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Sam Travis Strives To Hit More Fly Balls

Ever since first baseman Sam Travis signed as a 2014 second-round pick out of Indiana, the refrain was consistent: He hit the ball very hard, and if he ever learned how to do so with loft, the righthanded hitter had the potential to do plenty of damage.

But in his first three pro seasons, Travis never hit more than nine homers, raising questions about whether he would ever deliver the production to be a regular big league corner bat.

In retrospect, Travis acknowledges, he relied too much on his hands to produce a direct path to the ball. The result was a lot of contact--but often on soft ground balls.

"I was being all herky-jerky and all over the place,” said Travis, 24. "That’s not going to work.”

This offseason, however, new Red Sox hitting coach Tim Hyers sought out Travis in hopes of setting in motion changes to help unlock more extra-base production. Hyers and Travis watched video of Justin Turner, Chris Taylor and Edgar Martinez in an effort to identify traits that might allow Travis to translate his strong hand-eye coordination and bat speed into more in-game power.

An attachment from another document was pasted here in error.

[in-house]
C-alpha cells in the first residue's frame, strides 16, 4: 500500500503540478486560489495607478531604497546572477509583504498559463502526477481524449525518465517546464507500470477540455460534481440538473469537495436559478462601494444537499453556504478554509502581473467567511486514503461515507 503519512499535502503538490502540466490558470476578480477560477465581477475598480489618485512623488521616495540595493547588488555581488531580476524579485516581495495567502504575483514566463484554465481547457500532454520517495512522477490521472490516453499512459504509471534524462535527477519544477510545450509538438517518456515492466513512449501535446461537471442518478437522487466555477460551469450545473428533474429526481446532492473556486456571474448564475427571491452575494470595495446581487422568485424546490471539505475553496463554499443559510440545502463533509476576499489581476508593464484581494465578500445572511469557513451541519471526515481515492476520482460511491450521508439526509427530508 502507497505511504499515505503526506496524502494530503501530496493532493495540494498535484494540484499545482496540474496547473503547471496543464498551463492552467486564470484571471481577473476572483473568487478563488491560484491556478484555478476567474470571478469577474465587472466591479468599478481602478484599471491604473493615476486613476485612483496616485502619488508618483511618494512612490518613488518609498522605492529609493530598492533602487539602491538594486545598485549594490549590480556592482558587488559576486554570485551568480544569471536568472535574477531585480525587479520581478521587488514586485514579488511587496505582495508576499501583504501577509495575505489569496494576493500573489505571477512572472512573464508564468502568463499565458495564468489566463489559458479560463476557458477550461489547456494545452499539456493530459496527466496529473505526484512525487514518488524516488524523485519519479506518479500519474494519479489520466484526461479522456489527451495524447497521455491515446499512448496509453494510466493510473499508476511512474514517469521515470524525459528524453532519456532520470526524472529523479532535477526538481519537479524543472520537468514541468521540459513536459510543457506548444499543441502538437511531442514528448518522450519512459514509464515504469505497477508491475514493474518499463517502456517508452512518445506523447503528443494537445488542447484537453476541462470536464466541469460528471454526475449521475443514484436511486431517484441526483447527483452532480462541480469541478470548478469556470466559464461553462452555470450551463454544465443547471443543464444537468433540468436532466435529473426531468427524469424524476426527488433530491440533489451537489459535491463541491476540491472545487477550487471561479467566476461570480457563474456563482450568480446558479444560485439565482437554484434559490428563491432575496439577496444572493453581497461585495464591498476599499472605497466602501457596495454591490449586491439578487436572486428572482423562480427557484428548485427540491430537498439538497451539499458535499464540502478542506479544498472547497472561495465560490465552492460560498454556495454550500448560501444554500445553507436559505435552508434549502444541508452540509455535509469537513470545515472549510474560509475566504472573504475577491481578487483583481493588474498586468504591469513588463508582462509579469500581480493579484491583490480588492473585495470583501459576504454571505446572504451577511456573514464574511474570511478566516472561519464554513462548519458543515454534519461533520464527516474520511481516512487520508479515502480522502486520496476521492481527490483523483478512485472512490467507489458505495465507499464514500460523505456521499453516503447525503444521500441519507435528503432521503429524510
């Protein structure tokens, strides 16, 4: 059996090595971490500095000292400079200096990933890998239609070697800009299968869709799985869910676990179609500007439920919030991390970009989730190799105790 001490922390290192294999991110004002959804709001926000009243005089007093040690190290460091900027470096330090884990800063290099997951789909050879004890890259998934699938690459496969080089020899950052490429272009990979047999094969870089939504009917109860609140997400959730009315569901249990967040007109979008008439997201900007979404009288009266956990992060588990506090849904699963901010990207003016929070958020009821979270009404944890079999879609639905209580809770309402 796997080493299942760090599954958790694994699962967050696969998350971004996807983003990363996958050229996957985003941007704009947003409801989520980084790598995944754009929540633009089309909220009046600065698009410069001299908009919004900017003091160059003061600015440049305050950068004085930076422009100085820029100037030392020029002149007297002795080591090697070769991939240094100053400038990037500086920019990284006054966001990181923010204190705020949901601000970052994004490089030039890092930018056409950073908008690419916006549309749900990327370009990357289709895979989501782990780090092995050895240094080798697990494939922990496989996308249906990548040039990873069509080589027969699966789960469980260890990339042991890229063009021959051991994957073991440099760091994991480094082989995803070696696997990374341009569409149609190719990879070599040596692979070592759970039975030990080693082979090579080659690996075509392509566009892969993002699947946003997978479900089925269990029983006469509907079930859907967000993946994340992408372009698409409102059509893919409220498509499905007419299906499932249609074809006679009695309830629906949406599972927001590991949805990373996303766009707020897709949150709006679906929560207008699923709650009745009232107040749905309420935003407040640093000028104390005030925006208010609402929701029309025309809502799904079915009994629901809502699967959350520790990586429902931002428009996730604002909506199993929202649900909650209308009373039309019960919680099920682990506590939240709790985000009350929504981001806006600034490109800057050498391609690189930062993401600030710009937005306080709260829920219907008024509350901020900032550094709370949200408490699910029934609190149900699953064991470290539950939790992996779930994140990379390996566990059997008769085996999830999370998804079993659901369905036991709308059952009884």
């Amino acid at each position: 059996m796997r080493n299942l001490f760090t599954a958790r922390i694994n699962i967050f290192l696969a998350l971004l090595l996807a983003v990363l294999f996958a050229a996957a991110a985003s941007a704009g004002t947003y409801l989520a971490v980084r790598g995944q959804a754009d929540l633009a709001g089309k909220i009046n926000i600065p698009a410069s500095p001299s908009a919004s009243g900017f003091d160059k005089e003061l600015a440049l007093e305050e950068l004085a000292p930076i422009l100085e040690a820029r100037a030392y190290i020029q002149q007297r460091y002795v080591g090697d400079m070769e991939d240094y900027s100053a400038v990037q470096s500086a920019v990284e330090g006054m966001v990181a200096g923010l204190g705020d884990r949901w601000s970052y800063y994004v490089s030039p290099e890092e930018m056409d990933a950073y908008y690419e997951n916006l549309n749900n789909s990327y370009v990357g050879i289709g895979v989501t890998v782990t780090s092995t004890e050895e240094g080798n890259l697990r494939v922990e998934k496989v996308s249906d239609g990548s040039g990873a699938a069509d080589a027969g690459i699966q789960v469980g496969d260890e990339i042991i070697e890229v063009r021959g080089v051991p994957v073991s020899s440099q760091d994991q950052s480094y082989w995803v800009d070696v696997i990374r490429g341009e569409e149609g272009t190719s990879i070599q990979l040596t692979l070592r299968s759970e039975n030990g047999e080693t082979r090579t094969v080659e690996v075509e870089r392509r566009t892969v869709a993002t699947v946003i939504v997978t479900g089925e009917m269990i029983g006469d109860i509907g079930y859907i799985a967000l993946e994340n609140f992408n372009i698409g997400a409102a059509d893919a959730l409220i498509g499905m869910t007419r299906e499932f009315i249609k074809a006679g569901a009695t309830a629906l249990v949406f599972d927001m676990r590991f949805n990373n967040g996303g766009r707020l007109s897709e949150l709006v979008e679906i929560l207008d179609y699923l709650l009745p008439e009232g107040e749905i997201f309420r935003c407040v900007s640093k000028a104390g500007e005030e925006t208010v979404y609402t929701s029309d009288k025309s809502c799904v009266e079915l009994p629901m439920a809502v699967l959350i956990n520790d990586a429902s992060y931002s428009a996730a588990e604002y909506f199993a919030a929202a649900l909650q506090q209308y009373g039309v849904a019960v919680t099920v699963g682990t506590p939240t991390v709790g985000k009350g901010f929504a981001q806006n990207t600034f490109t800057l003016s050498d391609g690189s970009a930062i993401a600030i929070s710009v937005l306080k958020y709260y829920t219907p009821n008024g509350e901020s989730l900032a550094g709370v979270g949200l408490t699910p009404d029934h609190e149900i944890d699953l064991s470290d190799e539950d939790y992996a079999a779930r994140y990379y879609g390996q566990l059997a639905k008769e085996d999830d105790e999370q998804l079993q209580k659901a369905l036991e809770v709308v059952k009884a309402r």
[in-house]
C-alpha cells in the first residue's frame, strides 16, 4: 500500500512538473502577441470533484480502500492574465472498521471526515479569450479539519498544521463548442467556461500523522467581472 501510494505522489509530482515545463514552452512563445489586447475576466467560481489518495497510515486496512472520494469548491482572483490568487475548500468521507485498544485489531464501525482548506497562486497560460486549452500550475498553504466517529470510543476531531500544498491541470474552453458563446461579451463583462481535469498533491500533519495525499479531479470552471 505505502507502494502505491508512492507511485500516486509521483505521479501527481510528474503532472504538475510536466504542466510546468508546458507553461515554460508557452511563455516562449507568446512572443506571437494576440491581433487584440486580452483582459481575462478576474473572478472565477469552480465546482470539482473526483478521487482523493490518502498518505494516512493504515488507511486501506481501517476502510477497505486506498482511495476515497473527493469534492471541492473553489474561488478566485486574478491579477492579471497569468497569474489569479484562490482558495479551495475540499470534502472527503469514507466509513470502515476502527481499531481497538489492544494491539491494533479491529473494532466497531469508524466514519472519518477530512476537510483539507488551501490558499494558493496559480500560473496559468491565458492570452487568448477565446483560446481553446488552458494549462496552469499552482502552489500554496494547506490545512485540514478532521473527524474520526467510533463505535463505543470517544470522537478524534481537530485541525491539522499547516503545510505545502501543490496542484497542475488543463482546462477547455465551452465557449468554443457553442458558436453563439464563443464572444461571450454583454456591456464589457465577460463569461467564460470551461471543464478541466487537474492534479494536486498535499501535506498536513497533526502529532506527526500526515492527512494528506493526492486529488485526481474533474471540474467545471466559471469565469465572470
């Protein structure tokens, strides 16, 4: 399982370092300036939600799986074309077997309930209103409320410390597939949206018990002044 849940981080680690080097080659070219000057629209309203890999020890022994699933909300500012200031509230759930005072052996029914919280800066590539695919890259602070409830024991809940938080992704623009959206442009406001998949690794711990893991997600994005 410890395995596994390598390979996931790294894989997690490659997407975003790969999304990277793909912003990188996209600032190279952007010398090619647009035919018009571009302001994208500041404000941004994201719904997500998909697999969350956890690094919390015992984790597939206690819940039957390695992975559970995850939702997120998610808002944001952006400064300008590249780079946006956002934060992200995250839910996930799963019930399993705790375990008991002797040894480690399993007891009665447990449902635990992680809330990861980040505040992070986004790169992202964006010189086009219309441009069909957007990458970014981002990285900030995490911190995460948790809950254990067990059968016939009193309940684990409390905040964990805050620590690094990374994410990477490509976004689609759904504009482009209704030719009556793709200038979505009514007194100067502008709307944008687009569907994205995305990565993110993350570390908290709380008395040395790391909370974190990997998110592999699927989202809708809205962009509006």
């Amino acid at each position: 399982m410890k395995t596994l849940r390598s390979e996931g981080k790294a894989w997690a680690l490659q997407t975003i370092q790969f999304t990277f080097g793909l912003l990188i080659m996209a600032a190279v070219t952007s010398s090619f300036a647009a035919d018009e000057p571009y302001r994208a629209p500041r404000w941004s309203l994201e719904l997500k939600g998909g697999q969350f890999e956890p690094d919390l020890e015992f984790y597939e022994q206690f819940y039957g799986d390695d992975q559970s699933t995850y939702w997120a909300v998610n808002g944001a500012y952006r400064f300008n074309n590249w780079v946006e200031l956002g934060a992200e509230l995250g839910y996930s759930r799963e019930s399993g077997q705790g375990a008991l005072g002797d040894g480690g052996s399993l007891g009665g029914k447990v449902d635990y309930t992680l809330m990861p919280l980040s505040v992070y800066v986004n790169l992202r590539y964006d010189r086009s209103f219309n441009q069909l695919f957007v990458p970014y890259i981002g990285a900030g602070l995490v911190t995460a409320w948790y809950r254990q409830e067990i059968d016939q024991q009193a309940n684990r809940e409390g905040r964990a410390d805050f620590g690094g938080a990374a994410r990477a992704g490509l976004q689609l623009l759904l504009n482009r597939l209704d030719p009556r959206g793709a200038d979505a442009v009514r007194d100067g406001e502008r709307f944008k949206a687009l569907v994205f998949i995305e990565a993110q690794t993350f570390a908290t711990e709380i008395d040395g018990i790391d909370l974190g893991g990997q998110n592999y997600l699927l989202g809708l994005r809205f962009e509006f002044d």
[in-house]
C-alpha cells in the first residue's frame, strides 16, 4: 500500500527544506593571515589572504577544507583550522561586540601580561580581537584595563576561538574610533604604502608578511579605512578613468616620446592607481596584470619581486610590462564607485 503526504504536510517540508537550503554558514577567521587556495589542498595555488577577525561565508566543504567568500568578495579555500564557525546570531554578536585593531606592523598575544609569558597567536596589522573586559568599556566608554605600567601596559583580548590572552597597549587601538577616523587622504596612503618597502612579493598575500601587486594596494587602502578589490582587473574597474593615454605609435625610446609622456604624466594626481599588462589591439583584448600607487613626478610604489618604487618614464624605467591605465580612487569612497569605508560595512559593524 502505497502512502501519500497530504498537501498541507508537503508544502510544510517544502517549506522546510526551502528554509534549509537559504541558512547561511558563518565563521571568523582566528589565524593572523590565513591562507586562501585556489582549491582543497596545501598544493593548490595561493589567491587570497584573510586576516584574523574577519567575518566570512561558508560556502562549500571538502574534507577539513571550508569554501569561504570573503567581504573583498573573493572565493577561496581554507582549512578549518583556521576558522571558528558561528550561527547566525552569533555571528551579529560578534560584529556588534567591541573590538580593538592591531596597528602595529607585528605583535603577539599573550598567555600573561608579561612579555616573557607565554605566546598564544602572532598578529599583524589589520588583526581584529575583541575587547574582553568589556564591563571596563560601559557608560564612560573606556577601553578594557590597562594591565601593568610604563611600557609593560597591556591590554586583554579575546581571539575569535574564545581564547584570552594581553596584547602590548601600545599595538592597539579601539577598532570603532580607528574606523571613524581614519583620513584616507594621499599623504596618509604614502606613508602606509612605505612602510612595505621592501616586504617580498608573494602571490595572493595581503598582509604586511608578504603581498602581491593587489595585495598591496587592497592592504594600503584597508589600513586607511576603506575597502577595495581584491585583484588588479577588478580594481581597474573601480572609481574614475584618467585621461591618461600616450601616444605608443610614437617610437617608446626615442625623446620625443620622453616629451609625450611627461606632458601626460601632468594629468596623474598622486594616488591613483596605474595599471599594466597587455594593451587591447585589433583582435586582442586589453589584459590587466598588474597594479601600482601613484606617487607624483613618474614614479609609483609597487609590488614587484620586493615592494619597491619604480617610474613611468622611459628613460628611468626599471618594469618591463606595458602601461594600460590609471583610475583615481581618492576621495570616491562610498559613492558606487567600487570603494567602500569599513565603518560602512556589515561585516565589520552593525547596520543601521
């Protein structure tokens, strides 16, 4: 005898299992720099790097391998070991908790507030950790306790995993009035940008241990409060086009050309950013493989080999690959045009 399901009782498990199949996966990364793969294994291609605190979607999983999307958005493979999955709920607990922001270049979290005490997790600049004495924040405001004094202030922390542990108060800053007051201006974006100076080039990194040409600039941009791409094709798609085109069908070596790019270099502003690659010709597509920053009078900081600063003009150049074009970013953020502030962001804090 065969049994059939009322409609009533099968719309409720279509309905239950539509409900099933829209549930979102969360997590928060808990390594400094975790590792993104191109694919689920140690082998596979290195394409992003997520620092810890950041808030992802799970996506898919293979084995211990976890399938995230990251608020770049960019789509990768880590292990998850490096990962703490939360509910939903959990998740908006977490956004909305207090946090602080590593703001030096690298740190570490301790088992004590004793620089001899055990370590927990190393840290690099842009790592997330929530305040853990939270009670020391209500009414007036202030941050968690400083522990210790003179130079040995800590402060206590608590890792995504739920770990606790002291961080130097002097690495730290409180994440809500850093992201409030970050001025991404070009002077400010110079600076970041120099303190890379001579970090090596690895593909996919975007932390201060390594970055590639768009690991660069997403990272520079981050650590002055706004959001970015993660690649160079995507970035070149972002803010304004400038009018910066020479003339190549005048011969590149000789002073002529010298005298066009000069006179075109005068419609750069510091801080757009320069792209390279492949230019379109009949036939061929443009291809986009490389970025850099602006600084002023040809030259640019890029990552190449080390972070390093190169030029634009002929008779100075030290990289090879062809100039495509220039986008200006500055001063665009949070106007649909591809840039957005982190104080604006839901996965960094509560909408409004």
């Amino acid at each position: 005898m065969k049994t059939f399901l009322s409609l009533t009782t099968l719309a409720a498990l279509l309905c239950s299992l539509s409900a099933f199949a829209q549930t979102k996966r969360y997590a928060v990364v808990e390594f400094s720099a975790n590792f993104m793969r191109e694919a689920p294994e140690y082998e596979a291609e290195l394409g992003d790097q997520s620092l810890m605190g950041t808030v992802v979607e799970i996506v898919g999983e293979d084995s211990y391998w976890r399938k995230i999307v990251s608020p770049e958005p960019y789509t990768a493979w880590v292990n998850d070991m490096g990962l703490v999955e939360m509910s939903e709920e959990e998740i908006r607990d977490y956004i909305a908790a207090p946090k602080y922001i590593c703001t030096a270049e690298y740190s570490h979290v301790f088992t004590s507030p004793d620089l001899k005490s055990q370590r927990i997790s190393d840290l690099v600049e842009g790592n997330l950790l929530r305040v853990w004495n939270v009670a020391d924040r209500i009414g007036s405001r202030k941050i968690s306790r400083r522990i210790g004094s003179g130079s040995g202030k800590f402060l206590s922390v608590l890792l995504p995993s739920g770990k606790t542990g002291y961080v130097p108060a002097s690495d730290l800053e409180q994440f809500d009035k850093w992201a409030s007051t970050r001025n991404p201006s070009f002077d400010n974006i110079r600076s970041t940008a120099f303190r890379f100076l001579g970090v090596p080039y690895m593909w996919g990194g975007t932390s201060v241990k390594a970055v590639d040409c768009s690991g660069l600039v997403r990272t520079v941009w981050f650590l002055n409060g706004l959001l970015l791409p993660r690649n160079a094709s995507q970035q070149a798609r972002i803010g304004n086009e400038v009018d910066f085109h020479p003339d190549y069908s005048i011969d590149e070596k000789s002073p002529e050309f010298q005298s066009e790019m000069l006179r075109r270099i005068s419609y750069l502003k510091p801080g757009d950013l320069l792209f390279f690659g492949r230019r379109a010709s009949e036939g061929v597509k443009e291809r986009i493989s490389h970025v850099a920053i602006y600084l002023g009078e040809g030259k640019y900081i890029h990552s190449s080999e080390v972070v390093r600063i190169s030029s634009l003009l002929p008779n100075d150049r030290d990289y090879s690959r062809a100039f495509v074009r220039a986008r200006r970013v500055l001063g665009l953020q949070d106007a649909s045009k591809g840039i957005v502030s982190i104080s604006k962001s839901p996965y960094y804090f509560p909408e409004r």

Travis now is focused on using his legs to swing on the plane of the baseball and drive it in the air. He is also trying to remain more upright and balanced in order to hit the ball with consistently greater force.

"I’ve always been able to hit," Travis said, "(but) I’ve always been one of those guys where home runs are accidents. I try to hit the ball hard and see what happens."

"(Now) I’m still trying to hit the ball hard--just in the air--and see what happens. I’m focusing on the bottom half of the baseball, staying in my legs, staying balanced, and trusting my hands.”

Travis blasted six homers in spring training to lead the Red Sox. After he shuttled between Triple-A Pawtucket and the big leagues in 2017, he’ll open the year back at Pawtucket, where he’ll spend time both at first base and in left field, while representing the team’s likely first callup should a need for a righthanded bat arise.

"I’m extremely excited. I feel really strong, really explosive,” Travis said. "I’m ready to go.”

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>> Righthander Tanner Houck, who primarily used a two-seam fastball at Missouri, has added a four-seamer that often ran from 95-97 mph in spring training. The 2017 first-rounder will open at high Class A Salem.

>> Catcher Roldani Baldwin, who hit .274/.310/.489 with 14 homers in 95 games at low Class A Greenville last year, suffered a spring training thumb injury that will keep him out for the first few weeks of the season.

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